Browse Prior Art Database

Interposer Flight Path Control Using an Energy Absorbing Bail

IP.com Disclosure Number: IPCOM000051797D
Original Publication Date: 1981-Mar-01
Included in the Prior Art Database: 2005-Feb-10
Document File: 2 page(s) / 35K

Publishing Venue

IBM

Related People

Vitek, EJ: AUTHOR

Abstract

In a typewriter keyboard, when the interposer returns to the home position, it is in a free-flight condition influenced primarily by a restore spring. Interposer 10 will have a tendency to rebound from the frame of the typewriter when it impacts it, thus potentially causing a malselection and a second undesired cycle. To overcome this tendency, the rear slope 14 of the interposer is caused to approximate a slope flatter than the direction of restore movement.

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Interposer Flight Path Control Using an Energy Absorbing Bail

In a typewriter keyboard, when the interposer returns to the home position, it is in a free-flight condition influenced primarily by a restore spring. Interposer 10 will have a tendency to rebound from the frame of the typewriter when it impacts it, thus potentially causing a malselection and a second undesired cycle. To overcome this tendency, the rear slope 14 of the interposer is caused to approximate a slope flatter than the direction of restore movement.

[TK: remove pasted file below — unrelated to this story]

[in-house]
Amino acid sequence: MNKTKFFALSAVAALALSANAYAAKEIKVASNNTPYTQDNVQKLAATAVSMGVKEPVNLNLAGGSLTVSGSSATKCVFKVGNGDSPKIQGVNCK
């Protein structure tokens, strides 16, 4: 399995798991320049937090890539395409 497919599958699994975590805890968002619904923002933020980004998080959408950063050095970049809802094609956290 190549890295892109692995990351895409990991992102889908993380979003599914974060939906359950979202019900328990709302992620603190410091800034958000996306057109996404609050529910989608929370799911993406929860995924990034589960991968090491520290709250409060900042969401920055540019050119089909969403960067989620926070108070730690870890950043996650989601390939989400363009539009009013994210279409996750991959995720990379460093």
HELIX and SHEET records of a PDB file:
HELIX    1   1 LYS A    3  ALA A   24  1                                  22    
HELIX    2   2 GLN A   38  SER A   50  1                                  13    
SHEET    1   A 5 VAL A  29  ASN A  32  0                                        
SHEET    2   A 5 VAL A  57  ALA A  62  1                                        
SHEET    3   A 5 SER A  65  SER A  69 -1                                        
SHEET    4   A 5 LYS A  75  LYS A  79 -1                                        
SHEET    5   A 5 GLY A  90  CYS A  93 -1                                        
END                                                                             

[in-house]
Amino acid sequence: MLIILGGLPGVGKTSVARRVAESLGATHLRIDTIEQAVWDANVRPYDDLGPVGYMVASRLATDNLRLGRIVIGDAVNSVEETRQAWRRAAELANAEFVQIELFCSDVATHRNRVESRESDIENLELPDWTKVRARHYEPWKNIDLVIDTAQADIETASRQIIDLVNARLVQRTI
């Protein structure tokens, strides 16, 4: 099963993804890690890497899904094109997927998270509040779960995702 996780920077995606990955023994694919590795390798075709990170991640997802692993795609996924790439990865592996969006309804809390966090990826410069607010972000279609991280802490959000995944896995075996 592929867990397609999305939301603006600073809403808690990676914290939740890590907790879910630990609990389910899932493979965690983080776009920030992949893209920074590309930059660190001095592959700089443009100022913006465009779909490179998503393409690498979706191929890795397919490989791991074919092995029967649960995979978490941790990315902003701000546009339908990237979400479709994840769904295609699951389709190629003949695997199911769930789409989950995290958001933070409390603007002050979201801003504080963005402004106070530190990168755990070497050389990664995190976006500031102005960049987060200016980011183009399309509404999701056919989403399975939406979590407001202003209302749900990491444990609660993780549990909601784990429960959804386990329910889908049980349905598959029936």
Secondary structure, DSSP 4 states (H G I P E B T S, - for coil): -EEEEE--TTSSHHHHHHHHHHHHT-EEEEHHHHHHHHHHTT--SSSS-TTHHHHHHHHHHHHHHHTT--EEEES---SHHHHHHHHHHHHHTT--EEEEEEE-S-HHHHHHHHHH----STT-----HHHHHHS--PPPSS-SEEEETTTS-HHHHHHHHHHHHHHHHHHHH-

As the interposer is moved upward and toward its home position (Fig. 1) by spring 12, the rear slope 14 of the interposer will engage the energy bail 16 (Fig.
2). As the upward component of force exerted by interposer 10 acts on bail 16, the bail is lifted and thus consumes energy. Inasmuch as bail 16 is not rigidly attached to the frame of the typewriter, it will raise with interposer 10 and thus absorb the force rather than causing a bounce of interposer 10 downward, initiating an undesired cycle. As interposer 10 continues to restore into its normal position, the bail 16 dissipates the force and work done on it by sliding down the rear slope 14 of interposer 10 until it engages its travel-limiting surface 18.

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